We are developing product candidates that target various tumor-associated antigens and immune checkpoint molecules. Our lead pipeline program is vobramitamab duocarmazine (vobra duo) (formerly MGC018), an antibody-drug conjugate (ADC) that targets B7-H3, a molecule in the B7 family of immune regulator proteins that is widely expressed by several different tumor types. We have historically pursued development of other molecules that target B7-H3, including enoblituzumab, an Fc-optimized monoclonal antibody (mAb). We are also developing molecules that target programmed cell death protein 1 (PD-1), a protein that is important in the regulation of the immune system’s response to cancer. Our clinical pipeline includes two product candidates based on our proprietary, bispecific DART technology that co-engage both PD-1 and other checkpoint molecules. These candidates include lorigerlimab, which targets PD-1 and CTLA-4, or cytotoxic T-lymphocyte-associated protein 4, and tebotelimab, which targets PD-1 and LAG-3, or lymphocyte-activation gene 3. In addition, we are developing MGD024, a next-generation bispecific DART molecule that engages CD3 on immune effector cells to kill CD123-expressing cancer cells in certain hematological malignancies, including acute myeloid leukemia (AML).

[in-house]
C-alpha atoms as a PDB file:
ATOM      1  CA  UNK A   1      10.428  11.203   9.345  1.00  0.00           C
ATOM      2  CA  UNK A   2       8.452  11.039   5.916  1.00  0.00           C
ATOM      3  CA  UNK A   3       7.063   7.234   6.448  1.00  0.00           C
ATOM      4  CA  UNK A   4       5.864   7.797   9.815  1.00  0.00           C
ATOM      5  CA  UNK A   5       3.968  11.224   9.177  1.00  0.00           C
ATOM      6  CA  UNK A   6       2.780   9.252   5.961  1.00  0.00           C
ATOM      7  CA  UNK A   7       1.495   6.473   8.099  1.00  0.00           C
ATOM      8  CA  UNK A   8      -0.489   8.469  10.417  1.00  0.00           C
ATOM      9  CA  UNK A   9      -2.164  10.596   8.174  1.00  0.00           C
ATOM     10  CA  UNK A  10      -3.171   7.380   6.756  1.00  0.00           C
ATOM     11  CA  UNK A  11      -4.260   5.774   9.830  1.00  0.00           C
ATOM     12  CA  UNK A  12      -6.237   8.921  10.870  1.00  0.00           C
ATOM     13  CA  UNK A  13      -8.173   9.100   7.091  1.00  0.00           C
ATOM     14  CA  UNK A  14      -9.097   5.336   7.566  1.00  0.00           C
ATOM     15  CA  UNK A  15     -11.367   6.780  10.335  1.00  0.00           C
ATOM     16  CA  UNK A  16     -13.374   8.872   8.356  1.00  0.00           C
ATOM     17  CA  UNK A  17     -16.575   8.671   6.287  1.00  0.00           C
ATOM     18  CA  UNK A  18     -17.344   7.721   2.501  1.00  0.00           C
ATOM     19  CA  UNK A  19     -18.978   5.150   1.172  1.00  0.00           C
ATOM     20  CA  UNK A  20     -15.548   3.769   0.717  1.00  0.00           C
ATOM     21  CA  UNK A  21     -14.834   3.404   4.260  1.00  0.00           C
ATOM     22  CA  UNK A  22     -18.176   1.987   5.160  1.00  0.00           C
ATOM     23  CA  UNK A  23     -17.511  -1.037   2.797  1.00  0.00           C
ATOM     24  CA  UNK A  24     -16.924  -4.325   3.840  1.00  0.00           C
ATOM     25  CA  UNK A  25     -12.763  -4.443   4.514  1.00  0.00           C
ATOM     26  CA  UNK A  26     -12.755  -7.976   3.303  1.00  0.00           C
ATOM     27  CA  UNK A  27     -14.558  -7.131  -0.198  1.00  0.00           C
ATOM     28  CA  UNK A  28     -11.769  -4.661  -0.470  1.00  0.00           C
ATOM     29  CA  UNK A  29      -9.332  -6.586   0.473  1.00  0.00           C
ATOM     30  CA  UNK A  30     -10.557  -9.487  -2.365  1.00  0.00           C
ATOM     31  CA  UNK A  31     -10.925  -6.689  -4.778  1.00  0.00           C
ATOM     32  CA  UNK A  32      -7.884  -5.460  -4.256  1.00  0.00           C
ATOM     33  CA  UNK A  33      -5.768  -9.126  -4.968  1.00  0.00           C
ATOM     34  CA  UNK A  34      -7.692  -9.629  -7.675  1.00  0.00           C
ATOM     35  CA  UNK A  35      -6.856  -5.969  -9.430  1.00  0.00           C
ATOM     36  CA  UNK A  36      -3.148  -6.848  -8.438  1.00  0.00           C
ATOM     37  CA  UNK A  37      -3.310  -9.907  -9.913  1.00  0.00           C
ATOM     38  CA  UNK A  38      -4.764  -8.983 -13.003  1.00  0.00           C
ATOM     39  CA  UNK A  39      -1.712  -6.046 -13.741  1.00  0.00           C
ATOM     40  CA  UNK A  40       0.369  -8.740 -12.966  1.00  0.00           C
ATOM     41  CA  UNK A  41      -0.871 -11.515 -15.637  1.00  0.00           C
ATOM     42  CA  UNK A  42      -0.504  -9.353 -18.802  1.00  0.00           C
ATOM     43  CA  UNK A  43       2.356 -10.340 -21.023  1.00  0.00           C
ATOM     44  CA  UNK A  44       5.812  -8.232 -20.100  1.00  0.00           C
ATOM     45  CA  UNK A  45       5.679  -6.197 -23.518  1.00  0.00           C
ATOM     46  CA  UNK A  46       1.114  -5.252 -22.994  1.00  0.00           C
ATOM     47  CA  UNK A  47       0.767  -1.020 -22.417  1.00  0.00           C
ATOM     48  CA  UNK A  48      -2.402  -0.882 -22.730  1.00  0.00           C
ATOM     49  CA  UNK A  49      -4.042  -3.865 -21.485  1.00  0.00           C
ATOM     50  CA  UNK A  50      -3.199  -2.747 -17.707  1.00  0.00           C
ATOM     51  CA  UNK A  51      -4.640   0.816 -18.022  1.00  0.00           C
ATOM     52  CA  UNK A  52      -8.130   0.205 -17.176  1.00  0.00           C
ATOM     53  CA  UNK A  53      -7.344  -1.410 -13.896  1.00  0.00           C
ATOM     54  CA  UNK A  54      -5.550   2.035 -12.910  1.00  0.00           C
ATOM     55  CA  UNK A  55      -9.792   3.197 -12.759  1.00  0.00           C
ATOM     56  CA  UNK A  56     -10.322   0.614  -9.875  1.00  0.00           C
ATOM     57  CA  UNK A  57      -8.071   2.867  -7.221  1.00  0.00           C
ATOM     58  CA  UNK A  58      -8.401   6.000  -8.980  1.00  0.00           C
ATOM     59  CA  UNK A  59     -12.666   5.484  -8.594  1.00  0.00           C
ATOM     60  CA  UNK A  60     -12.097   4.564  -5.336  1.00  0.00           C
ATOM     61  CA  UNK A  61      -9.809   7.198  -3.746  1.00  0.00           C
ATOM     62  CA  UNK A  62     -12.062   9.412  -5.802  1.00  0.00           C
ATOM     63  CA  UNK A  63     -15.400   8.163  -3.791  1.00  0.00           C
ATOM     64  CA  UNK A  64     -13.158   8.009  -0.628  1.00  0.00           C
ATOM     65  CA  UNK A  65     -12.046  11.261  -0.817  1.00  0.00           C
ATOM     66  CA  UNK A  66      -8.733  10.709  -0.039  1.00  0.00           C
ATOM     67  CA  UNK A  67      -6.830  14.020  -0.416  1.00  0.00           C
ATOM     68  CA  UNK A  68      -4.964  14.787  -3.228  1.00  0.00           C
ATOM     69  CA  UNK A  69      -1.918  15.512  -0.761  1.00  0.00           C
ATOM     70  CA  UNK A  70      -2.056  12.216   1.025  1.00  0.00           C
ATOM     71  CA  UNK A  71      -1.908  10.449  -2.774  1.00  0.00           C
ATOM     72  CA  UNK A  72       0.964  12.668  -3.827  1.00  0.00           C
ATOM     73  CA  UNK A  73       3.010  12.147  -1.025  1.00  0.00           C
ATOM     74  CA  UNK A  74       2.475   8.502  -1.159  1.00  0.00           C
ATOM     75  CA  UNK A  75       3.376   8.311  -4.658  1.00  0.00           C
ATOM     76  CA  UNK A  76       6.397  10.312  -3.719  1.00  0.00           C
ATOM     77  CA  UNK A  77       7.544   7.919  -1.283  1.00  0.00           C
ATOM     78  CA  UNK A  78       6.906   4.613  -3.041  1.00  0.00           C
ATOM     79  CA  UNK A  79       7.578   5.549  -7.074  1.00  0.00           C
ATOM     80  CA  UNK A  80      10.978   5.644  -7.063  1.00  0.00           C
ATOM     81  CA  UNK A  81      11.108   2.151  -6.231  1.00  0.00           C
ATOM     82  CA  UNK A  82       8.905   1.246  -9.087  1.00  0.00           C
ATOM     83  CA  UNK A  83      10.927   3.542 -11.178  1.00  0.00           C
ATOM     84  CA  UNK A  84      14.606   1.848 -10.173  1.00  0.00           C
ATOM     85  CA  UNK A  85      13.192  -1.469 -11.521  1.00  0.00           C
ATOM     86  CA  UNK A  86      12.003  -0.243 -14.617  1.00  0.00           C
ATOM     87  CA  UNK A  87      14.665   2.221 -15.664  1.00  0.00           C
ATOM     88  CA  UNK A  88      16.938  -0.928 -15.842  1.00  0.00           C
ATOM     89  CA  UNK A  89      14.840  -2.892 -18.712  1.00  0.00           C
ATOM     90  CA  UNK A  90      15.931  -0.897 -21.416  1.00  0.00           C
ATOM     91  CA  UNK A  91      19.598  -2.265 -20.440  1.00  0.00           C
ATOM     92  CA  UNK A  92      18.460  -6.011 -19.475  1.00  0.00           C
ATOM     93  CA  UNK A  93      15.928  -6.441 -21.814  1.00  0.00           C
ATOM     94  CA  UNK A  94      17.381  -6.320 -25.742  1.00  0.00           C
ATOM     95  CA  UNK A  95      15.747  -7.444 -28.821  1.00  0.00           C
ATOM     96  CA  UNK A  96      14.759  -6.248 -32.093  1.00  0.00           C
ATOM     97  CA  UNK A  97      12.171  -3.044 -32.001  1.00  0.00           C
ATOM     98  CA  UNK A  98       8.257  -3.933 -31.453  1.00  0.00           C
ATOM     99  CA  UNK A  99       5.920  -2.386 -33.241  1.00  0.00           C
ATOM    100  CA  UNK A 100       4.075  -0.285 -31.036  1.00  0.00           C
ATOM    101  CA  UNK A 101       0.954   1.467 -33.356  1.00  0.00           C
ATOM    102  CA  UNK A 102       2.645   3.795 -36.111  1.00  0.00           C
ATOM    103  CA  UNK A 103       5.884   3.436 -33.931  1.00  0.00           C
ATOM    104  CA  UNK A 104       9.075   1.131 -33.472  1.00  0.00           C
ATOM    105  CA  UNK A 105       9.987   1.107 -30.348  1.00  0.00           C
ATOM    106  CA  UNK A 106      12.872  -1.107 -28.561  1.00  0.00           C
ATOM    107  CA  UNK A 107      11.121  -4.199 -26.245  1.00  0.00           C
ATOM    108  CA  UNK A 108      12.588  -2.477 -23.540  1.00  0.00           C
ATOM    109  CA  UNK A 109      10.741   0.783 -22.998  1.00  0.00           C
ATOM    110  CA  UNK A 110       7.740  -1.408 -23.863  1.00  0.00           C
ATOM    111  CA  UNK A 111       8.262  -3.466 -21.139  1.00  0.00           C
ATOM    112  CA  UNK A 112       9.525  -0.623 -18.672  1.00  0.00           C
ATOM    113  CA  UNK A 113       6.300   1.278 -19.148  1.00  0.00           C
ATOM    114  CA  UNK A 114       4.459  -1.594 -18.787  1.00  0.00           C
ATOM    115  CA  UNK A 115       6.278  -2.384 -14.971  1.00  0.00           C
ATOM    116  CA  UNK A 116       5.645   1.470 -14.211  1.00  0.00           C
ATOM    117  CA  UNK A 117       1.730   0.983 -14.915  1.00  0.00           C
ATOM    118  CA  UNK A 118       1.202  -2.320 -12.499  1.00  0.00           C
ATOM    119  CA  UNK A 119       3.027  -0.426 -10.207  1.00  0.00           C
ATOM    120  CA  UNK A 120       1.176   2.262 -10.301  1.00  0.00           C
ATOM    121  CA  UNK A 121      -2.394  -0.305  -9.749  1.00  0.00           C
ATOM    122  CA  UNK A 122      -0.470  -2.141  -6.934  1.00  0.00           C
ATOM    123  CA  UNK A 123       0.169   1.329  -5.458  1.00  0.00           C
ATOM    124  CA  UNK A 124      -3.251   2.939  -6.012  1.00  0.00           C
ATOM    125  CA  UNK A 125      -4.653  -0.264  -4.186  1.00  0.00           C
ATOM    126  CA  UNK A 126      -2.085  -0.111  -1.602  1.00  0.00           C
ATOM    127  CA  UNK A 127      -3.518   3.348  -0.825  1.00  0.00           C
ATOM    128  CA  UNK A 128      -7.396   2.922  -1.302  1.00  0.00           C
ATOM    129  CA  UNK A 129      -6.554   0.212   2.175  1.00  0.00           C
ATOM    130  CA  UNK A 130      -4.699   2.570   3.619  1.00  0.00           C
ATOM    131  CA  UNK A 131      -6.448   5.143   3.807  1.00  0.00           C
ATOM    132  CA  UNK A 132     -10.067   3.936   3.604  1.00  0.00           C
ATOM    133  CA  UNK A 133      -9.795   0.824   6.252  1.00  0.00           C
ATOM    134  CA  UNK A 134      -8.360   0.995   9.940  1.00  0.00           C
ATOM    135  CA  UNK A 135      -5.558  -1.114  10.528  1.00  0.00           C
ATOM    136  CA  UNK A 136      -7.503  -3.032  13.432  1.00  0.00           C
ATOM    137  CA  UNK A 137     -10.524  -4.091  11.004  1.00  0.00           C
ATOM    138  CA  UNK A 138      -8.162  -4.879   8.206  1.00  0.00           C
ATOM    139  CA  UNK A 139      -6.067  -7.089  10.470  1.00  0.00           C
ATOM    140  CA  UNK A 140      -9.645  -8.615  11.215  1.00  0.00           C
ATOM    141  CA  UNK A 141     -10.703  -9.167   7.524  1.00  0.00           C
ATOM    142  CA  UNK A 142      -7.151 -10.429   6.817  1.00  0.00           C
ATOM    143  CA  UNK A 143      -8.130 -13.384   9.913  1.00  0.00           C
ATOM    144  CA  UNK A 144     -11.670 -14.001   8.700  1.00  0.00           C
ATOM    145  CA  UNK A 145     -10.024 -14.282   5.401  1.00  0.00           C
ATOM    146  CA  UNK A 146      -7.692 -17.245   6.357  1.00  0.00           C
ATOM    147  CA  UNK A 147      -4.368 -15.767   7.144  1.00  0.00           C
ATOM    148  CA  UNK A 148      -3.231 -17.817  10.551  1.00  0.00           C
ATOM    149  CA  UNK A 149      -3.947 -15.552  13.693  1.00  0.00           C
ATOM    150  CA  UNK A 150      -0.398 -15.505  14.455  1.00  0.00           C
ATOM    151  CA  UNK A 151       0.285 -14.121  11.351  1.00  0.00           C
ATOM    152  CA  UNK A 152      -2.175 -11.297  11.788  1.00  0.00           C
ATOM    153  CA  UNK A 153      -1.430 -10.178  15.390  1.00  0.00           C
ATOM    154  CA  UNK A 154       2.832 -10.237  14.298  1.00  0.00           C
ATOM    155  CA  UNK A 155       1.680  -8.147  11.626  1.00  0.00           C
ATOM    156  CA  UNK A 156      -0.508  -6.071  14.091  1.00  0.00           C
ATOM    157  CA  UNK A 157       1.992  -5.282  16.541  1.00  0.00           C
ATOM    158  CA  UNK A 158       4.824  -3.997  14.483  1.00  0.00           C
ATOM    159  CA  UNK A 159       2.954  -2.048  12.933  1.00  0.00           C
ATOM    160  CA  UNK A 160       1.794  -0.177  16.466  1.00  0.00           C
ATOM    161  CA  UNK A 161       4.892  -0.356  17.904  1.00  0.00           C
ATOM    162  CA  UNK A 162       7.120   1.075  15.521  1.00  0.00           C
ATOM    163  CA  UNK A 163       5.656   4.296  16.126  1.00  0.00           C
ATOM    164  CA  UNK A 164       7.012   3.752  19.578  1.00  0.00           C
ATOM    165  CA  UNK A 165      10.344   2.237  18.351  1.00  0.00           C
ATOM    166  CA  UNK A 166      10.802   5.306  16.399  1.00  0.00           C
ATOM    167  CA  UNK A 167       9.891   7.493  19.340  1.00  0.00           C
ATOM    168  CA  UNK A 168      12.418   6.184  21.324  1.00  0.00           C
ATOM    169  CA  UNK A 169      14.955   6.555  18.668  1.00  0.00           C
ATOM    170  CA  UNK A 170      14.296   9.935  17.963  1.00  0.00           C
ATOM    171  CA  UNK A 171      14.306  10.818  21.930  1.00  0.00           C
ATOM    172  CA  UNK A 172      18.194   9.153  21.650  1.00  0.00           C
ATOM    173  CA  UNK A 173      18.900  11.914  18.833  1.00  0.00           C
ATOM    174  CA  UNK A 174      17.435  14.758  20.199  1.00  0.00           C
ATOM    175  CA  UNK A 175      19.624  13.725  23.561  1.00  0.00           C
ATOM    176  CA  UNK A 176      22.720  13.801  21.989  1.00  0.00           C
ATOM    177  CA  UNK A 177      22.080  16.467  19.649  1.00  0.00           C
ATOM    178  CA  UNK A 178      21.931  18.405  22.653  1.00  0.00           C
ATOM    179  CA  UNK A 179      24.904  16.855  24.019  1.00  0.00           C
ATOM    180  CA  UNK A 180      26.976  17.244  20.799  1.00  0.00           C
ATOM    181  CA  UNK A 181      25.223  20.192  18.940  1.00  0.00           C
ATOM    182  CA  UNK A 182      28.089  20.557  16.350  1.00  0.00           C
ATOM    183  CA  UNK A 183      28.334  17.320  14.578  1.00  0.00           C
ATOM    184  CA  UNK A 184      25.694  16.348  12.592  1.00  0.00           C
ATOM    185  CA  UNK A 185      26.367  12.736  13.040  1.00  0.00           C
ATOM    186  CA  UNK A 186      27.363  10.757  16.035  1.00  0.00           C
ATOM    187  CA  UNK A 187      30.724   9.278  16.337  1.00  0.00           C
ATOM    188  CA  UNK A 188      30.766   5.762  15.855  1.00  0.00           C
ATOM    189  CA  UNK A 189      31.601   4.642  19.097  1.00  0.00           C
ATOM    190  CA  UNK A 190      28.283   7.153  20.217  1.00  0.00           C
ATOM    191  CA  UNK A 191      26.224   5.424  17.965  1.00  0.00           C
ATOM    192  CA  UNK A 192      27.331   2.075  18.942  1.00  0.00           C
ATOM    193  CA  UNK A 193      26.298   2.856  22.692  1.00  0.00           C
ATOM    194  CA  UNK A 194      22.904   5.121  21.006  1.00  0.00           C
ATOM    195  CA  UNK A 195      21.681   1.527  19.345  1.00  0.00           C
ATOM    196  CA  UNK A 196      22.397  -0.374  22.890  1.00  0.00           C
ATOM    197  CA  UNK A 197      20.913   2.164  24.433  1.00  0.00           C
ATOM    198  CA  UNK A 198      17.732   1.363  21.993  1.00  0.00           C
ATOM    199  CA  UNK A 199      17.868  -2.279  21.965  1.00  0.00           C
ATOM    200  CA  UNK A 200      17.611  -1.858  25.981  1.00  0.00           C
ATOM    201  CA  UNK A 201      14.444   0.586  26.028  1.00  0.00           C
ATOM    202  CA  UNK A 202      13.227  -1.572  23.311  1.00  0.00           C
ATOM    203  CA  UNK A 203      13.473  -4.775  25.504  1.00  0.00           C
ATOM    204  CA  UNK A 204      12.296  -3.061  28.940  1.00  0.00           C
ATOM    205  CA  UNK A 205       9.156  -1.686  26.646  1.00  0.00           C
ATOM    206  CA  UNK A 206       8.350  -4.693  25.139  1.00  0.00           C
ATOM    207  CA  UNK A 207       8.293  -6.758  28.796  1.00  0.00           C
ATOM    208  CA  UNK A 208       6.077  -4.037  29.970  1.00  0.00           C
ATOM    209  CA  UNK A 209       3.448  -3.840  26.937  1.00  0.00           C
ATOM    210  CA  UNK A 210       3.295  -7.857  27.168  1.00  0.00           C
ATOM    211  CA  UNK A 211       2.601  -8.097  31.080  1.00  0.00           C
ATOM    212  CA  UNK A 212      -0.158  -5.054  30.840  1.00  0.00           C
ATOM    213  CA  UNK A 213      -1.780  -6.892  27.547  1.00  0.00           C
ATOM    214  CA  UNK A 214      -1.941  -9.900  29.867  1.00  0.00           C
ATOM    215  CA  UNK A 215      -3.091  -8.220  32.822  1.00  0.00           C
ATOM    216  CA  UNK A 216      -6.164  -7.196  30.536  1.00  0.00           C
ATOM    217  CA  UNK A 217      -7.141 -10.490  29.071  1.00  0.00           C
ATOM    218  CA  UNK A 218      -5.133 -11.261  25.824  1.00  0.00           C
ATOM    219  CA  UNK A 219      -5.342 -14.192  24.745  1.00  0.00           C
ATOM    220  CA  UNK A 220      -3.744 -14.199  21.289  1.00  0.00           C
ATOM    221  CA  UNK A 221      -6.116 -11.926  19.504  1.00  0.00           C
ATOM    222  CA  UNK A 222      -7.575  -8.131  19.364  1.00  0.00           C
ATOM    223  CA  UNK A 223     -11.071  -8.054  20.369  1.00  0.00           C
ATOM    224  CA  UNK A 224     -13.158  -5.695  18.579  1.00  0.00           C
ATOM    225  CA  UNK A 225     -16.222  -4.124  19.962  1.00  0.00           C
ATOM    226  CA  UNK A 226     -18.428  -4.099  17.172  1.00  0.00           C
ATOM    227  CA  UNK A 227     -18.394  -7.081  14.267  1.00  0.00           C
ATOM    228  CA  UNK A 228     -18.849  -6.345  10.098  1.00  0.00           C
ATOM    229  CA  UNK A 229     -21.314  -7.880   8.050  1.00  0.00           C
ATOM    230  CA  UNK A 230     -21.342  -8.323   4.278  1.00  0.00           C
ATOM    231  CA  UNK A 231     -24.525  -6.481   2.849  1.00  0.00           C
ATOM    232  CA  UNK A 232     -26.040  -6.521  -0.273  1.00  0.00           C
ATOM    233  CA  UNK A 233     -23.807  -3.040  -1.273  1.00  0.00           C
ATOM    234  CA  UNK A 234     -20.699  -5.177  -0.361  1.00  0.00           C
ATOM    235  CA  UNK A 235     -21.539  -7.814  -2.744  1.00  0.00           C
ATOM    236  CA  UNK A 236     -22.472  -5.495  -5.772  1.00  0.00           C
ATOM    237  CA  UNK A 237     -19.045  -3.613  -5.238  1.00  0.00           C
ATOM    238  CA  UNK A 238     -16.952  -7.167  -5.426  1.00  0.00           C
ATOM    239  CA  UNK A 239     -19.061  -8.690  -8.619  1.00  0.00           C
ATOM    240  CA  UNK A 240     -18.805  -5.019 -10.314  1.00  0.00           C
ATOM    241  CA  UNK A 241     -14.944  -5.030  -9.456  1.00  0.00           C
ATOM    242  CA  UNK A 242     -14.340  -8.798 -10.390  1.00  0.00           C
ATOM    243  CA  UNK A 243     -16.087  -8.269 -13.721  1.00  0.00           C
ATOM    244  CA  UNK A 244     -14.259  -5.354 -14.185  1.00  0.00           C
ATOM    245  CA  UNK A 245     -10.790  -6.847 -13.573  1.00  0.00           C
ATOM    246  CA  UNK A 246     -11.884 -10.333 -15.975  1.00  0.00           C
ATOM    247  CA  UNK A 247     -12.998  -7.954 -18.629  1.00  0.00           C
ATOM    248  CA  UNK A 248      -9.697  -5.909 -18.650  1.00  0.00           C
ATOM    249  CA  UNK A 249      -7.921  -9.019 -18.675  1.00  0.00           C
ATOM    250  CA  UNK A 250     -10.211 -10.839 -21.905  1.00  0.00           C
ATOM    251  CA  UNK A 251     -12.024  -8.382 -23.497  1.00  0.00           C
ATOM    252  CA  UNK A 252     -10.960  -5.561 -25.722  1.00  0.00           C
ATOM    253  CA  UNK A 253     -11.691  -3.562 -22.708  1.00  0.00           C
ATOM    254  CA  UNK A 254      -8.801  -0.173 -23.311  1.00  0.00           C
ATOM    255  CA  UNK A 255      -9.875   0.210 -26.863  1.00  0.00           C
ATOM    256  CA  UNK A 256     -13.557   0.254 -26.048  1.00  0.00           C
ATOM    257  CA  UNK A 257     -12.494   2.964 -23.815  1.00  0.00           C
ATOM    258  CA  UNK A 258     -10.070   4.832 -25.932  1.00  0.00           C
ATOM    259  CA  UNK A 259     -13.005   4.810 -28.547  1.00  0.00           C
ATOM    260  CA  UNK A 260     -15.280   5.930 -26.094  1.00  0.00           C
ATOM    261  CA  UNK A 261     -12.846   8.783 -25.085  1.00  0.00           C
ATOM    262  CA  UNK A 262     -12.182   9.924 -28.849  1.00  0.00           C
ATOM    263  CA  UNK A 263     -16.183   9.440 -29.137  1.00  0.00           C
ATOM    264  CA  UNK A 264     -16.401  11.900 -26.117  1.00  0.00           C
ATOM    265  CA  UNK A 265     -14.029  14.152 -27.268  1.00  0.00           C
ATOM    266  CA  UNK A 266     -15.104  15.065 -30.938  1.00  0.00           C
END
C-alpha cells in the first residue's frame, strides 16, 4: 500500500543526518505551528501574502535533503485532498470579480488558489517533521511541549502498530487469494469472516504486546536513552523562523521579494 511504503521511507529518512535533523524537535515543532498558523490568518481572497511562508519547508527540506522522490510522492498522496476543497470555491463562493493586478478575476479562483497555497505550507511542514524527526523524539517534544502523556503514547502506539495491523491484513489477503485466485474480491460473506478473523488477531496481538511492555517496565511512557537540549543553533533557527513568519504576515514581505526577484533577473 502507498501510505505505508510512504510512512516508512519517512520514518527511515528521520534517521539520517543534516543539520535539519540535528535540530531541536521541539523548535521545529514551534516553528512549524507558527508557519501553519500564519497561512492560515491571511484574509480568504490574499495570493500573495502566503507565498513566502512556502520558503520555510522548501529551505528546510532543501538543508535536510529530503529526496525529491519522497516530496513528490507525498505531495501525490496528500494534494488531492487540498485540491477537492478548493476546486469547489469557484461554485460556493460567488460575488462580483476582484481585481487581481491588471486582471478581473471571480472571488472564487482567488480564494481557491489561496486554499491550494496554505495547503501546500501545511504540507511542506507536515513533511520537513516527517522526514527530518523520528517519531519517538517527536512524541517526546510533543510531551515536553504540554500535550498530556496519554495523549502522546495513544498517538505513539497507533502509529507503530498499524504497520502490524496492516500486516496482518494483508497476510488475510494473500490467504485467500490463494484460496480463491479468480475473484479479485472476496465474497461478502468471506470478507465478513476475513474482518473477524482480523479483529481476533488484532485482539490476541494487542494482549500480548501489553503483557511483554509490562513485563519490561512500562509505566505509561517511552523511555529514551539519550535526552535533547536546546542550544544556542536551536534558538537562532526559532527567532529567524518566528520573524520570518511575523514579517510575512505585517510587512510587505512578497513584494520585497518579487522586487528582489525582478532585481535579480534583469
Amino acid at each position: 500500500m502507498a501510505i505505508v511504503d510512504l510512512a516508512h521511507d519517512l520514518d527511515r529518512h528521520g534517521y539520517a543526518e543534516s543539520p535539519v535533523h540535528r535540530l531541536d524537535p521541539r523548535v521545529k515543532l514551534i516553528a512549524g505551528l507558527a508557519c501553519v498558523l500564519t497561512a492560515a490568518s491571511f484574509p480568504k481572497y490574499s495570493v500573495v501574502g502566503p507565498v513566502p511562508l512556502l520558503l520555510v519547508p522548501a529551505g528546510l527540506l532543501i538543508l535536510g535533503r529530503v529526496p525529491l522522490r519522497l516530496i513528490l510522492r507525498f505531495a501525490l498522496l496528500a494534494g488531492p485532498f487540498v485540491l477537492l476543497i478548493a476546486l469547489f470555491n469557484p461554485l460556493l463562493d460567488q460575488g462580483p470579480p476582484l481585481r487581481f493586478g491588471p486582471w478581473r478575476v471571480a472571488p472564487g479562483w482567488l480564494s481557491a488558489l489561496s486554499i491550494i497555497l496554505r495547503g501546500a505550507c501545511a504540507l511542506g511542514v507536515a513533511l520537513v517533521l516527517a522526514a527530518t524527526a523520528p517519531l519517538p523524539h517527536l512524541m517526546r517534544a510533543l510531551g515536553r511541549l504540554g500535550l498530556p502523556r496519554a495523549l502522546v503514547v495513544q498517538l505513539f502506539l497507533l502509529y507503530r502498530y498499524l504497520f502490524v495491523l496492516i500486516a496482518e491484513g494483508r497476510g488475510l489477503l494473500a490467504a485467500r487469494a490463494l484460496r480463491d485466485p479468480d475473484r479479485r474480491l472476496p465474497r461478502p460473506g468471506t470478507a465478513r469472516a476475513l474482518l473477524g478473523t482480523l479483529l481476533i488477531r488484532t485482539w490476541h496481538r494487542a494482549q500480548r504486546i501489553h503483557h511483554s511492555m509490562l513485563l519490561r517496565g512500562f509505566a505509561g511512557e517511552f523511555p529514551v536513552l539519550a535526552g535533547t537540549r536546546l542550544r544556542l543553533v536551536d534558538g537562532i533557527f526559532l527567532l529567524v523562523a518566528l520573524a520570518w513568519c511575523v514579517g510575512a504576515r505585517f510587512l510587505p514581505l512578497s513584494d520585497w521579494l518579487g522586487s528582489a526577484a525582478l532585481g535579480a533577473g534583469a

We and our collaboration partners are developing or commercializing product candidates for which we retain certain economic rights. These molecules include IMGC936, a clinical-stage ADC that targets ADAM9, a cell surface protein over-expressed in several solid tumor types; retifanlimab, an anti-PD-1 mAb that we out-licensed and TZIELD™ (teplizumab-mzwv), an anti-CD3 monoclonal antibody that we sold to a partner.
In March 2021, we and our commercialization partner commenced U.S. marketing of MARGENZA (margetuximab-cmkb), a human epidermal growth factor receptor 2 (HER2) receptor antagonist mAb we developed that is indicated, in combination with chemotherapy, for the treatment of adult patients with metastatic HER2-positive breast cancer who have received two or more prior anti-HER2 regimens, at least one of which was for metastatic disease.
We have created our product candidates based on the following antibody-based technologies:
•ADC platforms, which we have licensed from collaboration partners to leverage third-party proprietary linker payloads, and which link monoclonal antibodies that specifically target cancer cells with cytotoxins that are designed to trigger cell death in the cancer cell;
•Multi-specific platforms, which enable us to design antibodies that can bind to two (in the case of our bispecific DART product candidates) or more distinct targets, each with antibody-like specificity, with the goal of creating a more significant biological effect than binding any one of the targets as with an antibody or two or more of them separately as a combination. We have specifically utilized our DART platform to generate product candidates for use in the following modalities: